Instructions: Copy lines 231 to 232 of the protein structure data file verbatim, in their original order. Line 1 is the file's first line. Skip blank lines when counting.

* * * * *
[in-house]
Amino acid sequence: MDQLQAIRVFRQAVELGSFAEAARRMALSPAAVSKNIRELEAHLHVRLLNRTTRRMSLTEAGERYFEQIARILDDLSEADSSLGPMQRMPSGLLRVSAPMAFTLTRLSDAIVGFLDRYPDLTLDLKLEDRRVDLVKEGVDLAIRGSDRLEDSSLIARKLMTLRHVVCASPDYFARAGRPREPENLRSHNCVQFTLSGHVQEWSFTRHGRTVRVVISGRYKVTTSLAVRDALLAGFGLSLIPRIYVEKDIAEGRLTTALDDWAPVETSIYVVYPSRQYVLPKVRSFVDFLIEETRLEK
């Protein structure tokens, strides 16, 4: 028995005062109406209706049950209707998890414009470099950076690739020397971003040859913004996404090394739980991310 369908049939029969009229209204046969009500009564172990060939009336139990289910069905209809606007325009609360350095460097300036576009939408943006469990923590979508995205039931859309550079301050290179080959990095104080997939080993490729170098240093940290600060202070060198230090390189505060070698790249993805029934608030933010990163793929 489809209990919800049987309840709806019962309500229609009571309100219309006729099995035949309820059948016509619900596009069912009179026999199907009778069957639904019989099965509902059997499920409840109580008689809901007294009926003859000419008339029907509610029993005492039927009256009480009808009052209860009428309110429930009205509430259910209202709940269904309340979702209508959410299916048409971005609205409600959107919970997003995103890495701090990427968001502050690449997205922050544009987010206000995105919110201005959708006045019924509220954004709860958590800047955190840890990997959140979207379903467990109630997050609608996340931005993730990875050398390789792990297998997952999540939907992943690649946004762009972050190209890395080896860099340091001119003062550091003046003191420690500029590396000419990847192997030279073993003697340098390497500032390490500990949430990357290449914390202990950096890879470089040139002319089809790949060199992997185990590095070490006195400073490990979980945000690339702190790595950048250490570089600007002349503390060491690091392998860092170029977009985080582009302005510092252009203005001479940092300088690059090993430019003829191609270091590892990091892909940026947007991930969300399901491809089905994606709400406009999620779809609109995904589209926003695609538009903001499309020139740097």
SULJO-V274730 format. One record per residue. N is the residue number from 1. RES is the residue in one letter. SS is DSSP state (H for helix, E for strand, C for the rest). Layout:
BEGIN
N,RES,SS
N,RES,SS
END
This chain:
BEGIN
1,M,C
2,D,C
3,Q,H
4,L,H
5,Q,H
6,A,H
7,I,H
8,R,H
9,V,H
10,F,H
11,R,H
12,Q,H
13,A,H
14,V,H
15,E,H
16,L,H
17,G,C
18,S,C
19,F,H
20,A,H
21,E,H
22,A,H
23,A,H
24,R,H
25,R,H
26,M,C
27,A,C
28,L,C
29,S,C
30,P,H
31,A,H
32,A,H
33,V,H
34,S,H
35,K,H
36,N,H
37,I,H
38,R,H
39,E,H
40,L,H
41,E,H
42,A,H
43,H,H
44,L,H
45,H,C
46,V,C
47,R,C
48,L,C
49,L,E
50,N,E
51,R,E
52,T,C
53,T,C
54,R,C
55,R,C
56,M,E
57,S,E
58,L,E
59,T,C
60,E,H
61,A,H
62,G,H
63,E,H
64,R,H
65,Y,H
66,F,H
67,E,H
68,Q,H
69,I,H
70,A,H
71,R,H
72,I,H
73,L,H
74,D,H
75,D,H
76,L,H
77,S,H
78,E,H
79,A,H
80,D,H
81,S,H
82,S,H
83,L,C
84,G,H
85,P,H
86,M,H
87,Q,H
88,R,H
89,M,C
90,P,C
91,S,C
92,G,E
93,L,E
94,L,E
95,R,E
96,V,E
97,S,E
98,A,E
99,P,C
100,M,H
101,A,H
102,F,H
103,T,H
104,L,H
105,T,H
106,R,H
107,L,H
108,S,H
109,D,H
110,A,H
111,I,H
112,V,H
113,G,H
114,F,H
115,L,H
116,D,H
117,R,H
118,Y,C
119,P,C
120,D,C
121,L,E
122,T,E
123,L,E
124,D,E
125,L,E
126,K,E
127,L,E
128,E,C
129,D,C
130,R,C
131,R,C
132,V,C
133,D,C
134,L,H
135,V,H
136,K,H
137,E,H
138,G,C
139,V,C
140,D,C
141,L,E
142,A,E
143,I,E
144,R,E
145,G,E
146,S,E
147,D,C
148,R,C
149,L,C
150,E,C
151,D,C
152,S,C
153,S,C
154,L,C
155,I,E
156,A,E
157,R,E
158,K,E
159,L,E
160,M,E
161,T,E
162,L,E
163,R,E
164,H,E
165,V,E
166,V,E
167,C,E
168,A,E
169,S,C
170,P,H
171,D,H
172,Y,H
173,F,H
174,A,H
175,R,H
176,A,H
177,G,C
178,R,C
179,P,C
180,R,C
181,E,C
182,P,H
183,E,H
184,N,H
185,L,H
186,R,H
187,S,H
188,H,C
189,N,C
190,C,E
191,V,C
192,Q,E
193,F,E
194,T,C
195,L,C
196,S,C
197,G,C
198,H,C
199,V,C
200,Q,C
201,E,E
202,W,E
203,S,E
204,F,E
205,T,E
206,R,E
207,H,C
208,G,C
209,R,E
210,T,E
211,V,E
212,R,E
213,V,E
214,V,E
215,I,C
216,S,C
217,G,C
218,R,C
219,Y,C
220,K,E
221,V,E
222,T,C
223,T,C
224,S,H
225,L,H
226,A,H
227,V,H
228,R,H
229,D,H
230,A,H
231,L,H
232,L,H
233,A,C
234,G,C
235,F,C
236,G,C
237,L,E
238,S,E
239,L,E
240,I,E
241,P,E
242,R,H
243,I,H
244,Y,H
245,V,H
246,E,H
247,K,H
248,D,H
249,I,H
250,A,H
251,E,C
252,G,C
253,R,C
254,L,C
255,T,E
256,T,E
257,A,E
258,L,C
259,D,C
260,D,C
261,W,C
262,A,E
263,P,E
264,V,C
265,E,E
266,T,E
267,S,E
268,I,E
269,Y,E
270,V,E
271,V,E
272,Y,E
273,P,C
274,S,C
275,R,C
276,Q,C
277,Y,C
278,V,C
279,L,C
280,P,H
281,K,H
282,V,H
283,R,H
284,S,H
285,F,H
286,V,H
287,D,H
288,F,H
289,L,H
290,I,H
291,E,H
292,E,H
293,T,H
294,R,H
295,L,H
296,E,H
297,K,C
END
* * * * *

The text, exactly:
221,V,E
222,T,C